Last week, I had the privilege of teaching at The Blaze Conference for Youth Leaders at Montreat. What a treat! If you’re looking for an opportunity to meet and learn with some amazing, dedicated, welcoming folks…this is it! I was taken with the genuine hospitality and eagerness to learn I observed in all of the conference staff and attendees. In addition, I was astounded at the intensity of attention~ during lectures, worship and workshops, folks were focused and interactive…cell phones were turned off and laptops and IPads were conspicuously absent. I couldn’t help but think, “The kids who are served by these folks are incredibly lucky to have such a passion and focus for learning.”
The keynote speaker, Michelle Thomas-Bush, provided not only excellent information and insight, but modeled sound teaching strategies as well. Many times, people think of a keynote address as a formal lecture. Michelle blazed a new keynote trail by involving her audience in every aspect of the two sessions. Audience members watched a movie clip, took a quiz, worked in groups, sorted and categorized topics, and observed role-plays. By teaching this way, Michelle modeled how to engage kids and keep their attention. She might not know it, but all of these strategies are essential when working with students who have issues like ADHD, anxiety and other hidden disabilities. Plus…her style made the sessions riveting!
A few takeaways from Michelle’s lectures:
- Kids today communicate much differently than their leaders did when in middle and high school; as leaders, we need to understand and learn how to communicate with them
- With social media and texting taking a huge role in youth culture, it is critical to have communication and safety policies in place. This not only protects the students, but the adult staff and volunteers as well.
- Students identify their parents, teachers and youth leaders as role models BEFORE their sports heroes or pop icons. This is great news! Young people also indicate that they want role models who have overcome adversity and who have achieved goals. Michelle pointed out that it’s important to share our struggles and how we’ve managed them…kids want us to invest time and attention in them. AND…they’re watching us! They want role models they can emulate.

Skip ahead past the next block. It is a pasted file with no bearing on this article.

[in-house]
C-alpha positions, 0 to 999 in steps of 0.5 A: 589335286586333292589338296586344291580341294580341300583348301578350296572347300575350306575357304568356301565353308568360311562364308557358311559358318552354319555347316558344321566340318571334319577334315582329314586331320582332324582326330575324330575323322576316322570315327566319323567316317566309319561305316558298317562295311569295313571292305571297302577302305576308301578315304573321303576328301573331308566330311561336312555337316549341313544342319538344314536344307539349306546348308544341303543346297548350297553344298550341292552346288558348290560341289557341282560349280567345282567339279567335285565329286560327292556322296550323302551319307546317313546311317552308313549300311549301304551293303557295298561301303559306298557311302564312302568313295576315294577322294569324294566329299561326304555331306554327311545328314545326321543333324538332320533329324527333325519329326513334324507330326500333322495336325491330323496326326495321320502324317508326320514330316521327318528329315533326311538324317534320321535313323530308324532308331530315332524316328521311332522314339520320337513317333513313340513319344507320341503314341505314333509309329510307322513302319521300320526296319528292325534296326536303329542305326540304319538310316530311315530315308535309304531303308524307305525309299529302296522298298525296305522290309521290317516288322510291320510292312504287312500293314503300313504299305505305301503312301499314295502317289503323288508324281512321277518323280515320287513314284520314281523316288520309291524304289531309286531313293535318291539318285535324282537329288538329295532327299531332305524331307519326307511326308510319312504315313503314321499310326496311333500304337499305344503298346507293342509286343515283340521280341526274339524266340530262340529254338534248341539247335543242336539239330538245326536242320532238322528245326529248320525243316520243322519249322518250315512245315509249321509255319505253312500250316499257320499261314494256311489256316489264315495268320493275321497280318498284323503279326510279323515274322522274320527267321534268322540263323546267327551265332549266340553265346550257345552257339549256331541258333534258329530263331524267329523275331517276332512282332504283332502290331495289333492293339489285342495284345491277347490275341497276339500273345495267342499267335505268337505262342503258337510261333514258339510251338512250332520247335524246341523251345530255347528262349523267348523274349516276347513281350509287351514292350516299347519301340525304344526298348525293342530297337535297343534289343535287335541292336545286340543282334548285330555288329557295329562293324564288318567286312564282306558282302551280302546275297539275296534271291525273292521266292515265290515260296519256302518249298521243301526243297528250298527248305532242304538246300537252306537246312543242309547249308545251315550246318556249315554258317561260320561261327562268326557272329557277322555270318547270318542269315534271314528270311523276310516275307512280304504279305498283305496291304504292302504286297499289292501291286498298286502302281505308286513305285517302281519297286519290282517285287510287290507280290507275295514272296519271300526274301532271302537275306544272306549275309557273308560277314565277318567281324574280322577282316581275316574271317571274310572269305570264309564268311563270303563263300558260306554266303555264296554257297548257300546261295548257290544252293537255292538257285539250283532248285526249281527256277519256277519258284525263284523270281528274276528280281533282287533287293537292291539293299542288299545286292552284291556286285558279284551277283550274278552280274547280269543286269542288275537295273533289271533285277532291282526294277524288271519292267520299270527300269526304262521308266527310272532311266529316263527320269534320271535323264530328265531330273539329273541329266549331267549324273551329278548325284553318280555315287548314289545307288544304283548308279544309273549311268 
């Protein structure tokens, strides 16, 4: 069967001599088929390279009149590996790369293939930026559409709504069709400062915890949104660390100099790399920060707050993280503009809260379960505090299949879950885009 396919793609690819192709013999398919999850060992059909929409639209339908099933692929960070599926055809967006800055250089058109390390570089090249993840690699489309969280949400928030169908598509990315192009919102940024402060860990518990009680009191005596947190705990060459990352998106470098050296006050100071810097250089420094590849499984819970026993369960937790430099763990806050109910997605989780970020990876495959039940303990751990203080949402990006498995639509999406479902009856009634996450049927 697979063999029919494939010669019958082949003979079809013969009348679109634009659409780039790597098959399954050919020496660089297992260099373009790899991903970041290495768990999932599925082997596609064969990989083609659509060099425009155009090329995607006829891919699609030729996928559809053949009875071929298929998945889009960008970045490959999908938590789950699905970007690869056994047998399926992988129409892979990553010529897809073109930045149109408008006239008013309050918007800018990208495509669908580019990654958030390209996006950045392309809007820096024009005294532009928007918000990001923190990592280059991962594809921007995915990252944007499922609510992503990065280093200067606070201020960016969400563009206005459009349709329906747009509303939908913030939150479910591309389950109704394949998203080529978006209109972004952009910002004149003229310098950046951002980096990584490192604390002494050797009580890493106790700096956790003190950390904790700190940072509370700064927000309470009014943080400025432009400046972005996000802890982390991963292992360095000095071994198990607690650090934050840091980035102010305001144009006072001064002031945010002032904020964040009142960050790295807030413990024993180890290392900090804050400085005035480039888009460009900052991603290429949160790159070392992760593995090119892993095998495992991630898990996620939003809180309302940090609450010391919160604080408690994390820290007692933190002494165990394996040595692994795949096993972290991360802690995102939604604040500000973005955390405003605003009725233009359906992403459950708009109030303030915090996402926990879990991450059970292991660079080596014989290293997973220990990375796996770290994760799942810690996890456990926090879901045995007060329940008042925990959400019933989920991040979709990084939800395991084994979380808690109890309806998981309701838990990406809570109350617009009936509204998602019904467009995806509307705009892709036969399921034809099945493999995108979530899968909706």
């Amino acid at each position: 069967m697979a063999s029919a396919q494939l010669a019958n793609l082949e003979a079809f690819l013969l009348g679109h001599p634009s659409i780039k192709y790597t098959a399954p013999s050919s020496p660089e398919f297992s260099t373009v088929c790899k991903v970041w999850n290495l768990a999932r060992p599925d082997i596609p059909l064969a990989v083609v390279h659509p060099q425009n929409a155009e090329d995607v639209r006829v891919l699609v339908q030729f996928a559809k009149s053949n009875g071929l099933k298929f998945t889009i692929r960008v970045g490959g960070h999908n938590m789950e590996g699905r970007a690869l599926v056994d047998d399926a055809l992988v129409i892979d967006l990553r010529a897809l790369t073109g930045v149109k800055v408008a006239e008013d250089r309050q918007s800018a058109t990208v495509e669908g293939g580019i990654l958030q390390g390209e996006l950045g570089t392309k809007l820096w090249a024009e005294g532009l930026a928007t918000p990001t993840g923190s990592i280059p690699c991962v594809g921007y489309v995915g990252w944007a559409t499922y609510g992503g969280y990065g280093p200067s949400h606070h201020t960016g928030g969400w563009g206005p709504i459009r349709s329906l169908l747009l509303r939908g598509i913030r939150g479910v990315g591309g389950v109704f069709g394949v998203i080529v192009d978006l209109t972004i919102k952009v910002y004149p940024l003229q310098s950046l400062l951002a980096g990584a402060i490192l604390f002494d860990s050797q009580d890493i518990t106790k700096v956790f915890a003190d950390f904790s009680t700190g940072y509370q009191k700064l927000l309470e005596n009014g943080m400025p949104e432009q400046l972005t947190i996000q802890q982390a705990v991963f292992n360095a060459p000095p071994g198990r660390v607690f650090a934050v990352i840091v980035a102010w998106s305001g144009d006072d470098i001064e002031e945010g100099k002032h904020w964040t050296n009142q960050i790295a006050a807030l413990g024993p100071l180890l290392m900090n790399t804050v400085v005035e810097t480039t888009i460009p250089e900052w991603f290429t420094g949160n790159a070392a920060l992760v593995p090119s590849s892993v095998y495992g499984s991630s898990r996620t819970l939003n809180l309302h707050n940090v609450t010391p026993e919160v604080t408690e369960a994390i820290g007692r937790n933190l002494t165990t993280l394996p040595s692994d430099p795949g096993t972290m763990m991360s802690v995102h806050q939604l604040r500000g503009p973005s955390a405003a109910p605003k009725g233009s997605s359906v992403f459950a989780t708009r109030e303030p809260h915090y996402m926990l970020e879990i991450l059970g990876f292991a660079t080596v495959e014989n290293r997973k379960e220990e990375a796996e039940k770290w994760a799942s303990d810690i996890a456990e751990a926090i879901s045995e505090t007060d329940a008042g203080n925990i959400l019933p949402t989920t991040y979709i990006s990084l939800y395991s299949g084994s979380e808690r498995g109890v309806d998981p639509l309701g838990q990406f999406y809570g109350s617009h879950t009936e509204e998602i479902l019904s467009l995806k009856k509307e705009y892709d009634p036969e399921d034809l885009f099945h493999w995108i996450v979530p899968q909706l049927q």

- Youth ministry is about more than signing kids up for retreats and lock-ins; it’s about connecting with kids and developing relationships.
- When college students reflect on their middle and high school youth group experiences, they say that they wish they’d had more time for in-depth discussions and service opportunities.
- Students need guidance and boundaries. Youth leaders and parents who use an authoritative approach help students to learn how to develop their own standards and boundaries as they gain independence.
- Finally, Michelle emphasized that we need to shift our thinking about youth. “Young people are not the future of the church…Young people ARE the church.”
Michelle told the group on the final day that as the Church, we share! To that end, she has created a free online resource so that you can use and enjoy the resources she created for this conference! Her lectures will also be posted the Montreat website soon; I will post the link when they’re available.
Thanks, Michelle, for the information and inspiration!
Happy Monday, everyone!